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First Christmas as head of the family.

(31 Posts)
HUNTERF Sat 08-Dec-12 23:37:25

My father passed away earlier this year which means I am the oldest at 64 and a pensioner. We were all very upset when he passed away even though he was nearly 90 including my 3 granddaughters.
They only called my father grandad and I was Uncle Frank and their their other Grandad was Uncle Peter until he passed away and I am now being called Grandad Frank.
Up till my fathers death I did not really regard myself as a grandad even though this was the case.
Today one of my daughters said I am now the head of the family. Grandad Peter is 3 months younger.
She is probably correct. I must however say I am finding this difficult to come to terms with.
I am now thinking it may be more difficult accept that I am the oldest in the family at my age than by somebody who has lost both parents when they are in their 40's or early 50's.
Does anybody agree with this?.


Granny23 Sun 09-Dec-12 00:11:07

I think I understand your feelings Frank. Are you worried that 'Head of the Family' responsibilities have landed on your shoulders when you are past your prime? Have you suddenly realised that the next death in the family will probably be yours? It does take a bit of getting used to, but when you think about it, as your father's carer in his latter years, you were already taking over his responsibilities and whilst respecting his wishes, you were the one carrying them out. 'Head of the family' is just an honourary title for the oldest member of the family. There are no onerous duties required of you. In your position, I think I might want to keep a watchful eye on the wellbeing of the rest of the family and act as a mediator if any dispute arose between them but you do not HAVE to do that.

My Parents and Grandparents all died in their 60's and 70's so I am aware that I probably do not have the longevity gene, whereas on the basis of your Father reaching 92 you may well have another 30+ years to live. Do not waste them by worrying about the future. You have been a good son, a loving husband and father, now the time has come for you to complete the set by being the world's best Grandad, maybe even a GreatGrandad some day. smile

Jodi Sun 09-Dec-12 00:56:19

Suffering from insomnia in an unfamiliar bed so cruising GN for company.

Hunter don't you have any older females in your family. You write of 'uncle' this and 'granddad' that, but never a mention of 'aunt' or 'grandmother' ...???????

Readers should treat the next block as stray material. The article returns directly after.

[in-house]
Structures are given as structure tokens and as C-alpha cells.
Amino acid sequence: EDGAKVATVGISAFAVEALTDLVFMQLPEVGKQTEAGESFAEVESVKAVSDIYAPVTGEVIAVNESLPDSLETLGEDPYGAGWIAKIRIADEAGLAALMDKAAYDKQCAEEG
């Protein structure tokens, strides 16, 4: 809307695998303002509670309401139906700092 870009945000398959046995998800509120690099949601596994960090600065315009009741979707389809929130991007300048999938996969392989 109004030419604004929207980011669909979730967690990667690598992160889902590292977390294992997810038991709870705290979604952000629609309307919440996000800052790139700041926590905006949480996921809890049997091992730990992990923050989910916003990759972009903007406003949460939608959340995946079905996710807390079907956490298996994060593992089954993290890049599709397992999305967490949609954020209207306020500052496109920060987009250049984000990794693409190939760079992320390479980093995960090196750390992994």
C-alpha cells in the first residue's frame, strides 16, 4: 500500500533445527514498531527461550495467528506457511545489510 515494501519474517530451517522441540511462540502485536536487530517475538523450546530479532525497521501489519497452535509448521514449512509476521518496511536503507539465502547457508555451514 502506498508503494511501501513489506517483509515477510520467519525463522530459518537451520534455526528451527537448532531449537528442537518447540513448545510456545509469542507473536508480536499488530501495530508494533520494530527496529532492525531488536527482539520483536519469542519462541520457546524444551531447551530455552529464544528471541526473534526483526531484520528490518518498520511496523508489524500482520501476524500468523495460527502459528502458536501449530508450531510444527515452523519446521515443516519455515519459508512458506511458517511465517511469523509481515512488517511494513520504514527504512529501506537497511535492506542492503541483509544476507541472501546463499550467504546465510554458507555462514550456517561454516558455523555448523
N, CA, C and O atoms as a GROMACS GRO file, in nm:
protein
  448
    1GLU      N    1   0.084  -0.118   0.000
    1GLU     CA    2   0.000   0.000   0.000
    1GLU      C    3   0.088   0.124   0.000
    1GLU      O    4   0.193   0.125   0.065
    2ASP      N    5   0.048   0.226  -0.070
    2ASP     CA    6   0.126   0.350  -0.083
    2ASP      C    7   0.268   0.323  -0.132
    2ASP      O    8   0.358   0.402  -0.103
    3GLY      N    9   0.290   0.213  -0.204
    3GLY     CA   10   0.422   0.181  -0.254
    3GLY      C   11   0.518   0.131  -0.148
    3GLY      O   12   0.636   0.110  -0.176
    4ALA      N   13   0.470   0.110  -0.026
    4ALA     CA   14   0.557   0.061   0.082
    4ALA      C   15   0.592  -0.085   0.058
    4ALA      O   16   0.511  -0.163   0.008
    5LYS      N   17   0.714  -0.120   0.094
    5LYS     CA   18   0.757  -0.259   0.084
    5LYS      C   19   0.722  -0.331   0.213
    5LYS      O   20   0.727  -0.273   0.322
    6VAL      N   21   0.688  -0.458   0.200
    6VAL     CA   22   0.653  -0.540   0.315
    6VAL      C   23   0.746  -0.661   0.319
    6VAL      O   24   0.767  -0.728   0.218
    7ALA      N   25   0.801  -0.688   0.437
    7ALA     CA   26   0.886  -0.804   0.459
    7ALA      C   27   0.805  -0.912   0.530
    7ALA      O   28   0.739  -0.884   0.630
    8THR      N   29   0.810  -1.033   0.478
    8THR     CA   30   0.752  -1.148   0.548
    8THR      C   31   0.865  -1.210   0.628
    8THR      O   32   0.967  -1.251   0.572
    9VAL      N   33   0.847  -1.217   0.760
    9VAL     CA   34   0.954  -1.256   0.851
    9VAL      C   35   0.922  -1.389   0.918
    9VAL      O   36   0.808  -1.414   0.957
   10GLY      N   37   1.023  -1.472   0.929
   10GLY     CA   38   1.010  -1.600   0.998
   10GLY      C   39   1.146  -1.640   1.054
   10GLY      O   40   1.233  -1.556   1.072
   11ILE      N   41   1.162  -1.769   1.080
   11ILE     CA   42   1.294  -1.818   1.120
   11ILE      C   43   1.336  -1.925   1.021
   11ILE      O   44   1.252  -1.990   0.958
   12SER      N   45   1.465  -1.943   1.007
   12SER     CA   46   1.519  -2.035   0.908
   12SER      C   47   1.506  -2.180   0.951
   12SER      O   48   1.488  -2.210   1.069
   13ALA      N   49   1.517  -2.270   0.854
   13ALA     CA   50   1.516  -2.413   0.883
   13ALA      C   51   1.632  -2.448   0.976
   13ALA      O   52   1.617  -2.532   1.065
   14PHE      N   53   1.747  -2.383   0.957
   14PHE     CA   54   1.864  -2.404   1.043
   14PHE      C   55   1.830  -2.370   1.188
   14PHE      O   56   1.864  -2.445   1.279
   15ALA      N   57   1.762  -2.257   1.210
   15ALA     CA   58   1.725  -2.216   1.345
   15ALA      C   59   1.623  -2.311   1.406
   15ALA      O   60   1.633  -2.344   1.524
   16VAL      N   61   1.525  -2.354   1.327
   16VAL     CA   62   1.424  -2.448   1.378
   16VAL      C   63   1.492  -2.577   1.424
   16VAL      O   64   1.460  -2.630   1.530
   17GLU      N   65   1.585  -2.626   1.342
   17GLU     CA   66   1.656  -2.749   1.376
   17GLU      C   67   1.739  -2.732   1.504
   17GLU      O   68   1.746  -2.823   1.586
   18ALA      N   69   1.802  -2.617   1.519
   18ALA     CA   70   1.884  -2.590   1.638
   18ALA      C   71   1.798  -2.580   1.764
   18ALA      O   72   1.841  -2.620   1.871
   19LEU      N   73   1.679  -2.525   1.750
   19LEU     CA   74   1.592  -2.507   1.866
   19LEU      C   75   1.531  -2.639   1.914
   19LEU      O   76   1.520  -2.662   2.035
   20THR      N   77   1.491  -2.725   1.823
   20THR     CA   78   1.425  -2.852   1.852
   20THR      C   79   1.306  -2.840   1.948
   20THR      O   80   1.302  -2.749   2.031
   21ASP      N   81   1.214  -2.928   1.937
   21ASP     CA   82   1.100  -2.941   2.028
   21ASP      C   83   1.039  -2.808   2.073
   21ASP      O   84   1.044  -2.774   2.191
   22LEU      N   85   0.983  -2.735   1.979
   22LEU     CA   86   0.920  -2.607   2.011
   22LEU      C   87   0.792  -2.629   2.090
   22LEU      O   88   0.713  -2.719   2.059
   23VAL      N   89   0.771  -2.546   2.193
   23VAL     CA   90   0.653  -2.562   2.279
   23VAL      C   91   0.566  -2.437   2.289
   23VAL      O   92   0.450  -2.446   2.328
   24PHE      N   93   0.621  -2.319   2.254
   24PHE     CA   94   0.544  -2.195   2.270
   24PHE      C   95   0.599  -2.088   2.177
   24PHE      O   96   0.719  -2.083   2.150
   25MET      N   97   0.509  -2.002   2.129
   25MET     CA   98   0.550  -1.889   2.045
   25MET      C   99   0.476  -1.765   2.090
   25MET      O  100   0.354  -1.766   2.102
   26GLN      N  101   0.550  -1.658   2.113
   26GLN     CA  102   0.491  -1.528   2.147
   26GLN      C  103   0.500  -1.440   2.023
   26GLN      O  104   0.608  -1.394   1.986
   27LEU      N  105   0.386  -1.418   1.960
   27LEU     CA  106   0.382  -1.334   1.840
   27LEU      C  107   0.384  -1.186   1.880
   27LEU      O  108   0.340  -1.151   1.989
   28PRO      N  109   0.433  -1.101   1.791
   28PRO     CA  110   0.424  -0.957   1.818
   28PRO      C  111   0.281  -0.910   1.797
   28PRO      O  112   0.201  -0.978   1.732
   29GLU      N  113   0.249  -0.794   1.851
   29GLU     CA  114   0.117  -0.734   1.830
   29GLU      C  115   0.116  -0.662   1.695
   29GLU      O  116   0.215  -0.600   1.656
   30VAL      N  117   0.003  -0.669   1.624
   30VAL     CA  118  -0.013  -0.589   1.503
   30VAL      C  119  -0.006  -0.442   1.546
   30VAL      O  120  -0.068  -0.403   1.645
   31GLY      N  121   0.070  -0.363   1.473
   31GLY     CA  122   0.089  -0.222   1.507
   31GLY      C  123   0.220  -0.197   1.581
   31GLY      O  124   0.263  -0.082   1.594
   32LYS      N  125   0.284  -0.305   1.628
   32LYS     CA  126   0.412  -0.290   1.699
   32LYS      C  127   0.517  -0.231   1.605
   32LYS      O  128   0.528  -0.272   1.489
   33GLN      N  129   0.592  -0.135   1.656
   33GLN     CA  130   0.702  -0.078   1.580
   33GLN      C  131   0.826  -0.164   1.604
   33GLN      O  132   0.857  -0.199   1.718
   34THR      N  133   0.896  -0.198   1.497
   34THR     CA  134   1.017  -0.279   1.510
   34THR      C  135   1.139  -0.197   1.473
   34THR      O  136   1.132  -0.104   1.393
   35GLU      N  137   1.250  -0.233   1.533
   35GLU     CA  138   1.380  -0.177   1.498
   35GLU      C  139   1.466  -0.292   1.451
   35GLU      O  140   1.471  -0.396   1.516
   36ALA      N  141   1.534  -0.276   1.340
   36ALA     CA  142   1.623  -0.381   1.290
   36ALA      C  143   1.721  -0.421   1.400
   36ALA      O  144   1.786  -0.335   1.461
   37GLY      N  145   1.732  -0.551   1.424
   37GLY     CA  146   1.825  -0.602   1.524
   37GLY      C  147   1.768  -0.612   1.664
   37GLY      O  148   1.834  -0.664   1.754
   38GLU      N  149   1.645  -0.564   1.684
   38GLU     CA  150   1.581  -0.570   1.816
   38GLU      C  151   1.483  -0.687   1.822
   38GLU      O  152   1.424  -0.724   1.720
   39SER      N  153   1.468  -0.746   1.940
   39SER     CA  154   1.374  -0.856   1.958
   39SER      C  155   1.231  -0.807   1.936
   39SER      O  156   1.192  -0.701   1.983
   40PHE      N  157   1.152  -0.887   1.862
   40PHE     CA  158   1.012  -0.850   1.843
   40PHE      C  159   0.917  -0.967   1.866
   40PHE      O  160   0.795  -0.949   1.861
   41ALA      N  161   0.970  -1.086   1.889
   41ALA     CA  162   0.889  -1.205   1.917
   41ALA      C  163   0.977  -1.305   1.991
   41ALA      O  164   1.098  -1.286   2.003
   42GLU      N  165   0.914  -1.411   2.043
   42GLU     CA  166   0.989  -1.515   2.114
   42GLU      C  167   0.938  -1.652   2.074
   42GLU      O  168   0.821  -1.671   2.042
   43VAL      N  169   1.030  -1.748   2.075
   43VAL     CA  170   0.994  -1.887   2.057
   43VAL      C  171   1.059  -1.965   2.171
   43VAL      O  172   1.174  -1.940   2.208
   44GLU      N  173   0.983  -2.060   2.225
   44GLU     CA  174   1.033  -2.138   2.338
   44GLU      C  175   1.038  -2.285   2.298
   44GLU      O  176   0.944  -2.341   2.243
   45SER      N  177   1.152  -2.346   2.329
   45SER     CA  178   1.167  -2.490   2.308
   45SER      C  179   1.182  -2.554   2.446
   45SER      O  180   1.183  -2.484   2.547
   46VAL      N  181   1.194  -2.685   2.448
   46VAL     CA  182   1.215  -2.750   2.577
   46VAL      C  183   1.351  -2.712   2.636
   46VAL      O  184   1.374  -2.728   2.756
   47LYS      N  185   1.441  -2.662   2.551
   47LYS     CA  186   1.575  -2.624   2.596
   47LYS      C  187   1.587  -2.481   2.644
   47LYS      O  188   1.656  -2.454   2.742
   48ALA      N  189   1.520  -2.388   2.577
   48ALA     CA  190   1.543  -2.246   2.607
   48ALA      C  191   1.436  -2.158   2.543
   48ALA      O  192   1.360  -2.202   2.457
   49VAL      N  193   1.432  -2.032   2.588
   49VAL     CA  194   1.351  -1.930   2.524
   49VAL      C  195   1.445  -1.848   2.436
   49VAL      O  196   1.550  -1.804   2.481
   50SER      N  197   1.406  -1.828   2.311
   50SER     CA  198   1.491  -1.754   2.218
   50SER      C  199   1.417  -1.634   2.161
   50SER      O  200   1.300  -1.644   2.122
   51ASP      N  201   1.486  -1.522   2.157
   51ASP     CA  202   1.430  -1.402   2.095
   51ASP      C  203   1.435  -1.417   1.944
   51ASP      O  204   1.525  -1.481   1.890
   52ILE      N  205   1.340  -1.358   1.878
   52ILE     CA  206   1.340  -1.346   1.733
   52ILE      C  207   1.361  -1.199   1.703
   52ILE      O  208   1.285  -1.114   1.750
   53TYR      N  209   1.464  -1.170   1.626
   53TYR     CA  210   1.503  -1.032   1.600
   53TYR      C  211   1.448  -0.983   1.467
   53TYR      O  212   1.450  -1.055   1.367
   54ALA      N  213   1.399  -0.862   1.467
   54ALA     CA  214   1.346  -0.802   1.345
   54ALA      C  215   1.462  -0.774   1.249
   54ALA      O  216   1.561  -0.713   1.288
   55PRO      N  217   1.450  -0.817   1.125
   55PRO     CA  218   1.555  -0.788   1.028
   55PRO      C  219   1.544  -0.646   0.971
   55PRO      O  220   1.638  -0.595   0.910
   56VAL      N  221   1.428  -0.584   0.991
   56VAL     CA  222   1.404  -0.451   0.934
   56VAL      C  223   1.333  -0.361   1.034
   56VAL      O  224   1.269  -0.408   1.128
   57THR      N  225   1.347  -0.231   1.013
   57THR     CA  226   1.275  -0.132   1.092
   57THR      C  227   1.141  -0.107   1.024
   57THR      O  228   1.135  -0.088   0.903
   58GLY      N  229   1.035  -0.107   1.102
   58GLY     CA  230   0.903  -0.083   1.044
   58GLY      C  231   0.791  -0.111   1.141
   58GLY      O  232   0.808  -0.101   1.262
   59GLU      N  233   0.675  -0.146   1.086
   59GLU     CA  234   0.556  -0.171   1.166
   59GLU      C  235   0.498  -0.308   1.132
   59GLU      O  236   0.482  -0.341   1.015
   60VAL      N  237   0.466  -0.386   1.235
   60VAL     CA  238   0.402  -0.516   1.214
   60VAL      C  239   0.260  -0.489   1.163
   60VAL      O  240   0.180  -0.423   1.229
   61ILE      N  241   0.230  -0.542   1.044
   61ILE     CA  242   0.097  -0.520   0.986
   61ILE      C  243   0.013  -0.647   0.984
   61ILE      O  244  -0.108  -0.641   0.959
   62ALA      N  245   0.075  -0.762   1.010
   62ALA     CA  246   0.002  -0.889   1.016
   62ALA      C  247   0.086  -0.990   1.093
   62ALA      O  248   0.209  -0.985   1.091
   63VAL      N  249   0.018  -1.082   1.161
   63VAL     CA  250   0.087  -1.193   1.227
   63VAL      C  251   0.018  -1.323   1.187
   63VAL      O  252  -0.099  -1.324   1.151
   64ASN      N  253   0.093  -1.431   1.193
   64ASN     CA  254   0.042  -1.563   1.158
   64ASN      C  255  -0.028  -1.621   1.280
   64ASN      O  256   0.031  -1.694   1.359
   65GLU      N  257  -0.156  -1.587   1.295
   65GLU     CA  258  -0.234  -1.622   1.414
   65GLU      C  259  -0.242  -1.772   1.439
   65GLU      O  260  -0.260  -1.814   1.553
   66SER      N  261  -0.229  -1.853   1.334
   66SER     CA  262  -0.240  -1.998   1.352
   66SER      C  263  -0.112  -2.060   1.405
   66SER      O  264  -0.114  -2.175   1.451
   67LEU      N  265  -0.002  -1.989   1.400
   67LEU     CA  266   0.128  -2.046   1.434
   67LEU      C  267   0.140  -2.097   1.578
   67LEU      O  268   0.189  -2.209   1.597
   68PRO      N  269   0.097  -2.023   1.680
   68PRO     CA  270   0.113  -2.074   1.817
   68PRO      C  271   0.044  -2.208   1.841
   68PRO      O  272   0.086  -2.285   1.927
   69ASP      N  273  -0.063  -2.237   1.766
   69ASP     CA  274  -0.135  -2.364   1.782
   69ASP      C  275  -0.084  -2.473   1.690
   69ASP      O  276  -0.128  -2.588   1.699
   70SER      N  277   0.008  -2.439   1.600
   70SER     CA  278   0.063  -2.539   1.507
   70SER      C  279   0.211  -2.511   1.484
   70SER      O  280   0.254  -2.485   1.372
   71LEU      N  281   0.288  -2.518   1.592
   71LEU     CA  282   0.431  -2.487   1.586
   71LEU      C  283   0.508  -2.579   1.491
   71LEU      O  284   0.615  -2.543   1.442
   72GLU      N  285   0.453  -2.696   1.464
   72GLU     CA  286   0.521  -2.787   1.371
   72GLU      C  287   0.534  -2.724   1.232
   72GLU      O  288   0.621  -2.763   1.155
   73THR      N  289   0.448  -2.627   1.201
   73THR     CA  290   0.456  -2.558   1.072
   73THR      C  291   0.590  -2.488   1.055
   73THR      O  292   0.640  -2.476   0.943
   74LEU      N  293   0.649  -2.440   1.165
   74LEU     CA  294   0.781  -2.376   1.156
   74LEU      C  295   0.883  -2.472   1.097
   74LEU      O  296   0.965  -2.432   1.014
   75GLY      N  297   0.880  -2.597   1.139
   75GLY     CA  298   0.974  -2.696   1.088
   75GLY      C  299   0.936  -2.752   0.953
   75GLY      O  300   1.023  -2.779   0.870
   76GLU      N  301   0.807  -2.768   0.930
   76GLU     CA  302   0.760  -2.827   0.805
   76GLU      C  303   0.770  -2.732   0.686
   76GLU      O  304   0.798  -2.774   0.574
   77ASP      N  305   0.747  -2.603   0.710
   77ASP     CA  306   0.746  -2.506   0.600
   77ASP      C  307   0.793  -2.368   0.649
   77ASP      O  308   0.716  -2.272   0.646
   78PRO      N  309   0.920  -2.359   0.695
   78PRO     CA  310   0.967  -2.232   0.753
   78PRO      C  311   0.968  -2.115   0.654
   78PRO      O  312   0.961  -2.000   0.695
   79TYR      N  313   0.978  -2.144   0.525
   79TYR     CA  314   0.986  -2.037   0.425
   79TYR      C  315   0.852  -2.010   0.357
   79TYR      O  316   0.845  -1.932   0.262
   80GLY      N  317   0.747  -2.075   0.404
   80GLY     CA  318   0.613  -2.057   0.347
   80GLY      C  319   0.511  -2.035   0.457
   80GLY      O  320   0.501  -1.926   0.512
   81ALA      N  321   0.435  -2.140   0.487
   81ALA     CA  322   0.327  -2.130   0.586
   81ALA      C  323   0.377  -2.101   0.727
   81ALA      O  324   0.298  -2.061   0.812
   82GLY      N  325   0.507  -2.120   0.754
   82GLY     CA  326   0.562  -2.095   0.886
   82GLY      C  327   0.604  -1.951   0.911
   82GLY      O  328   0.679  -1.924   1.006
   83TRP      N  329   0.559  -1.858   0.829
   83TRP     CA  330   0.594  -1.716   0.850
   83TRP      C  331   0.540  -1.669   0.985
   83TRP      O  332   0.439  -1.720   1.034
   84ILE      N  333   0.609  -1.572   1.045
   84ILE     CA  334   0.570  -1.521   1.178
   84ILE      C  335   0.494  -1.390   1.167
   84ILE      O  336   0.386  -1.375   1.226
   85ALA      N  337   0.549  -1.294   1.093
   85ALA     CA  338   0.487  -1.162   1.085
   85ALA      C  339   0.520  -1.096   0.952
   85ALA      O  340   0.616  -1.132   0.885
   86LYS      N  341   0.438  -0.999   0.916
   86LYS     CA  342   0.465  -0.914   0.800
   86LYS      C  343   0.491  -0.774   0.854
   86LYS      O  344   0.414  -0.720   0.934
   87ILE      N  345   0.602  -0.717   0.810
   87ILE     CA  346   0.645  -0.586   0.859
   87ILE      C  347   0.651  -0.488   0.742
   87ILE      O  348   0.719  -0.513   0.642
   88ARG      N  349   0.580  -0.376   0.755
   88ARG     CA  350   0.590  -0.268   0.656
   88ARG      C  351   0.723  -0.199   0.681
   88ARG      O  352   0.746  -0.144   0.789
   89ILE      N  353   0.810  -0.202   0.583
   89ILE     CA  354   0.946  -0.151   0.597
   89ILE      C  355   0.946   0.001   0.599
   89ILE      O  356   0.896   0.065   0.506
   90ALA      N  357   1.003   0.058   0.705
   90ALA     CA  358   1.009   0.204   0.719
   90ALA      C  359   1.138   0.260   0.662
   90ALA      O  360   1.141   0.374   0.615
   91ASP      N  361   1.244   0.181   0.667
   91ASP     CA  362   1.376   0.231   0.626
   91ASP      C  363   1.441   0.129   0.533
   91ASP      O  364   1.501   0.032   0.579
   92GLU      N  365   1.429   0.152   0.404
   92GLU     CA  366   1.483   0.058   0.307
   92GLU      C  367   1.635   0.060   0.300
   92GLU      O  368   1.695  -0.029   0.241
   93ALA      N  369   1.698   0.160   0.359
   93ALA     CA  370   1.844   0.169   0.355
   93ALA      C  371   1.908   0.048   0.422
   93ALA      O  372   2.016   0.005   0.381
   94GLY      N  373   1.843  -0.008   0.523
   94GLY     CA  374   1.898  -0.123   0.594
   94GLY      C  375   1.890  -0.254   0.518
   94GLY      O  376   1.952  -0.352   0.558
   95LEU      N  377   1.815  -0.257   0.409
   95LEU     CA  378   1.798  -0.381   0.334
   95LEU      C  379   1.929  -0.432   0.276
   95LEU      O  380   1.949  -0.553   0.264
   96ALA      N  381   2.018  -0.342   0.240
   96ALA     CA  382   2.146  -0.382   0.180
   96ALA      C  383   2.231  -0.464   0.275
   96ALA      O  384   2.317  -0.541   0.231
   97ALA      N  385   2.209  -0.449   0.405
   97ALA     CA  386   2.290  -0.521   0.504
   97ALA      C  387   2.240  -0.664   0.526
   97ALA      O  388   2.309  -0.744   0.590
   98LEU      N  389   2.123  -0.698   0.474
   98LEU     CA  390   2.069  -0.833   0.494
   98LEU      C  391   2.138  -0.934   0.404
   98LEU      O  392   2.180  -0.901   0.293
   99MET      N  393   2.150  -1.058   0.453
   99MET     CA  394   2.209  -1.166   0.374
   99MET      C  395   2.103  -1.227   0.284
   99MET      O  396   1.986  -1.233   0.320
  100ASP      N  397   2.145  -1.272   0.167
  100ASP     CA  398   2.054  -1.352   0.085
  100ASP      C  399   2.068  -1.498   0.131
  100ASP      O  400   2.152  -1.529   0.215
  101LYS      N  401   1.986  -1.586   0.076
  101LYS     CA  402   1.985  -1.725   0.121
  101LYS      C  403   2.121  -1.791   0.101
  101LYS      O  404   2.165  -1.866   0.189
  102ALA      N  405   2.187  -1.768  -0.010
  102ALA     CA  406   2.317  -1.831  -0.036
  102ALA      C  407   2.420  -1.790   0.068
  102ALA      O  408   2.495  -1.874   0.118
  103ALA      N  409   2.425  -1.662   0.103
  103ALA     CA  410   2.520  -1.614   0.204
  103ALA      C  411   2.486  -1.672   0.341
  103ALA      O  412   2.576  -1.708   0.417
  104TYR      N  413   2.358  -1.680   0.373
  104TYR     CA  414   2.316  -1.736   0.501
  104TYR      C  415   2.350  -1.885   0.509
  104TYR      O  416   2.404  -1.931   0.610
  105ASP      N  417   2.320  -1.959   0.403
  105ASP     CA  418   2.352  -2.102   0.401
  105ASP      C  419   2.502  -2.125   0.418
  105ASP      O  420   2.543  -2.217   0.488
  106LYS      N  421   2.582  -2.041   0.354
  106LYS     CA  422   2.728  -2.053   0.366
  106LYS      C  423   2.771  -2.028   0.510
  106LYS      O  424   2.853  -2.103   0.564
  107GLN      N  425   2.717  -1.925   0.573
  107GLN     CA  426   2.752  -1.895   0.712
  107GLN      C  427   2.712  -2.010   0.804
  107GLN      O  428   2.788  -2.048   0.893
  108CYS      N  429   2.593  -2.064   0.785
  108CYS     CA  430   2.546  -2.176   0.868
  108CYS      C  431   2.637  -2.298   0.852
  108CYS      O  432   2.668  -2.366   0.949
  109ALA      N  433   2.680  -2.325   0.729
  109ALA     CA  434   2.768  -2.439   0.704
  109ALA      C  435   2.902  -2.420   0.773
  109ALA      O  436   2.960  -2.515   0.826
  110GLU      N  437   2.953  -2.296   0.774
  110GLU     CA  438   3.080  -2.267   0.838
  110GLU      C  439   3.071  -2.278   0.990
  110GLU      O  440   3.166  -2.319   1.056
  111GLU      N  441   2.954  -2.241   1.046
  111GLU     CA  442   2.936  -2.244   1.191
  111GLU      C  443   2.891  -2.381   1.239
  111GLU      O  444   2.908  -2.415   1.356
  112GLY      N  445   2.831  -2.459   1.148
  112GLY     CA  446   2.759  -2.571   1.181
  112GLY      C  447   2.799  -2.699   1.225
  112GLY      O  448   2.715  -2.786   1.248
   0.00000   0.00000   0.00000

Granny23 Sun 09-Dec-12 02:19:20

Jodie I don't think there are any older females in Frank's family. I do know that his Mother and Wife both died some time ago. sad

Jodi Sun 09-Dec-12 08:16:50

It's the other way round in our family. Older men short on the ground as they've either passed on or are mentally confused, whereas the woman go on forever.

FlicketyB Sun 09-Dec-12 08:18:29

HunterF, When my father died at the age of 92, I was 64 and it came as a shock to me as well.

As the eldest child, and the only one with children and grandchildren. I suddenly realised that while my father was alive - and he was fit in mind and body until his last short illness - he stood like a buttress between me and mortality. I was quite aware of the total irrationality of this attitude because my younger sister died in her 40s, predeceasing both her parents.

For some reason I have always been very conscious of the move between generations, the death of my grandparents, the birth of my children and then, five years ago the death of my father. It is not that I think my end is imminent, my health is good and I come from a long-lived family but one is suddenly made aware of the inevitable progression of life and that now there is no-one in front, one can only look back to those that follow

HUNTERF Sun 09-Dec-12 08:26:33

Hi Granny23

As far as we are aware I am not a blood relative to anybody older.
I am an only child.
Their other grandparents are 2 weeks younger than me. They were born the same day. Their grandmother was however born in the morning and their grandfather was born in the evening so their grandmother is probably deputy head of the family.

There are some uncles on that side of the family who are all younger.
I agree uncle was not really my correct title but for some reason my granddaughters decided to call me that as they did not like calling my father great grandad.


JessM Sun 09-Dec-12 08:37:49

I think this is only worrying when the title is bestowed on some unfortunate young man - e,g, my DH when his father died, when DH was 17.
So brace up Hunter this is patriarchal / Victorian nonsense isn't it, calling someone head of the family. Adult family members take responsibilities in a wide variety of ways according to their abilities, health and resources.Not age.

HUNTERF Sun 09-Dec-12 08:49:09

Hi again Granny23 and FlicketyB

My father was OK in the mind. His problems were more physical for the last 2 years of his life.
He helped with the garden until months before his death.